In 1984, Munir Ahmed, the current Country Director for Orbis Bangladesh, was looking for help with his own eyes when he came to Dhaka and met with the eye doctors of Orbis. The experience left an indelible mark on him and he immediately knew, both in his head and his heart, that he loved Orbis. It wasn’t the most direct path to his current position, but the knowledge and exposure he received along the way, working with the rural infrastructure and the needs of the people of Bangladesh, were invaluable. Megan Webber, Co-Founder of KnowTheGlow shared with Dr. Ahmed that while KTG is most urgently trying to find retinoblastoma patients we are also looking to find other glow-related conditions along the way. Dr. Ahmed, who truly is always in a state of gathering information, was very impressed with the awareness campaign and its ability to fill a void in screening, that of finding children aged 0 to 5.
Dr. Ahmed shared how, even as a young boy, he was always writing in his exams that he wanted to become a doctor. He grew up seeing how health issues could drain a family financially and he was equally inspired to make a difference in helping people find their way to quality care with less financial strife. When his father died, Dr. Ahmed found himself trying to determine “What should I do?” Should he be a clinician or serve the community where he would be able to treat a lot of patients at a time? He struggled with his decision and ultimately accepted a government position within the Ministry of Health and Family Welfare for three years. Posted in a remote rural village, he saw the lack of adequate training for healthcare workers and how the approach even from the medical professionals he encountered lacked compassion. During his first post as a school medical officer, Dr. Ahmed visited all the schools and wondered why services were not being properly provided? Was it a lack of specialists? Taking a look back at his childhood growing up outside of Dhaka, he realized that he grew up with vision issues while in school which was never recognized or diagnosed! It was then that he realized the problem was a lack of classroom intervention and that unless qualified healthcare professionals begin going to the children, they would never receive glasses or proper diagnosis.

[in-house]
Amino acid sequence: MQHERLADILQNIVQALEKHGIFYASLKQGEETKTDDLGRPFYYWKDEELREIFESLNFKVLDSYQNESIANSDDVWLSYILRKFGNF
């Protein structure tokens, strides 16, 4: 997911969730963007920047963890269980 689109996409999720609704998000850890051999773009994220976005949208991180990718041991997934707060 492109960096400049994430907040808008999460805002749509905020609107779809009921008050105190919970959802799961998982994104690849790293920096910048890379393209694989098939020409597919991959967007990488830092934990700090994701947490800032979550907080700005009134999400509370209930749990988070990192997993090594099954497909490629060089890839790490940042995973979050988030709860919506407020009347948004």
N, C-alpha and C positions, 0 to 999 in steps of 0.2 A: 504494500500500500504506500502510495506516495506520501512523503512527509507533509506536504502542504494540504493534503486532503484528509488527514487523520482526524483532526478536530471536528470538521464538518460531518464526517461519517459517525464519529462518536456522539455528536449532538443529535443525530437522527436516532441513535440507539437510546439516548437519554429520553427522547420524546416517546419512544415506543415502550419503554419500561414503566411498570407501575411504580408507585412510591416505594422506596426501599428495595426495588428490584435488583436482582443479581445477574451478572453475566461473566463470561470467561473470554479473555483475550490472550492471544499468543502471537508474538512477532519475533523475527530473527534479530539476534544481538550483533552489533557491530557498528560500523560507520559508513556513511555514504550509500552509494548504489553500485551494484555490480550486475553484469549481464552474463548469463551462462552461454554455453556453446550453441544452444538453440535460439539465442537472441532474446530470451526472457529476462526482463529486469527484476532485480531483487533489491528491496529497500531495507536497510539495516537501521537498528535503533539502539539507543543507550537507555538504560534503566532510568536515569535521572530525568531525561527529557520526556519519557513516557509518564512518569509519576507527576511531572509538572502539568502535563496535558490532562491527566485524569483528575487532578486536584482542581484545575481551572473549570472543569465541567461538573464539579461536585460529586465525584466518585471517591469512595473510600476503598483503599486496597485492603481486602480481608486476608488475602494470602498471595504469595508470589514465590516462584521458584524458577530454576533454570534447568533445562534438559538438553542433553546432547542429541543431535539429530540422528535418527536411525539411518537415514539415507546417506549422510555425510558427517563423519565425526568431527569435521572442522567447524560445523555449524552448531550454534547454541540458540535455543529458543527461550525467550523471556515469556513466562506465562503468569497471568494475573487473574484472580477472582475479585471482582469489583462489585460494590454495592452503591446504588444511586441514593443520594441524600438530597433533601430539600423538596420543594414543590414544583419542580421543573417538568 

His life journey led him on to posts as a health expert with the Bangladesh Rural Development Program, then with the Liverpool School of Tropical Medicine where he learned the value of prevention, not just treatment.
When returning to Bangladesh he worked with BRAC with the National Nutrition Program and then joined Save The Children to help guide the way for more publicly supported poverty reduction efforts. It was through this position that he was able to work with the Director of Save The Children to outline how to more effectively implement quality eye care into the primary care system.
Looking for an opportunity to continue to develop concrete programs that benefit the children while engaging with the government, Dr. Munir started with Orbis Bangladesh as their Country Director, ultimately bringing the Flying Eye Hospital ten times to his beloved country as of 2017 and trained eye health professionals and allied eye health personnel in Bangladesh both from government and NGO eye hospitals who participated to learn the upgraded skills, technology-based innovative, etc. in eye health. Initially the ground project was the most important program, and Dr. Ahmed wanted to work with the government to decide what they were doing specifically for children. With a pediatric Eye Care Center in Chittagong, they needed ready resources and trained personnel and to work to better identify the gaps and problems at the various facilities throughout Bangladesh. Dr. Ahmed’s goal was to have a National Eye Care Program up and running in Bangladesh. Dr. Ahmed explained to Megan that the cost of pediatric surgeries range typically from $200-$300 US dollars. In government hospitals the care is free but for the tertiary hospitals there is a fund that is available to pay for surgeries and there are NGOs with established pediatric eye care units. Ten percent of children need support from someone (NGO, Private donors, etc) but there are many generous philanthropies in Bangladesh and the people of Bangladesh are very sensitive to providing for the children,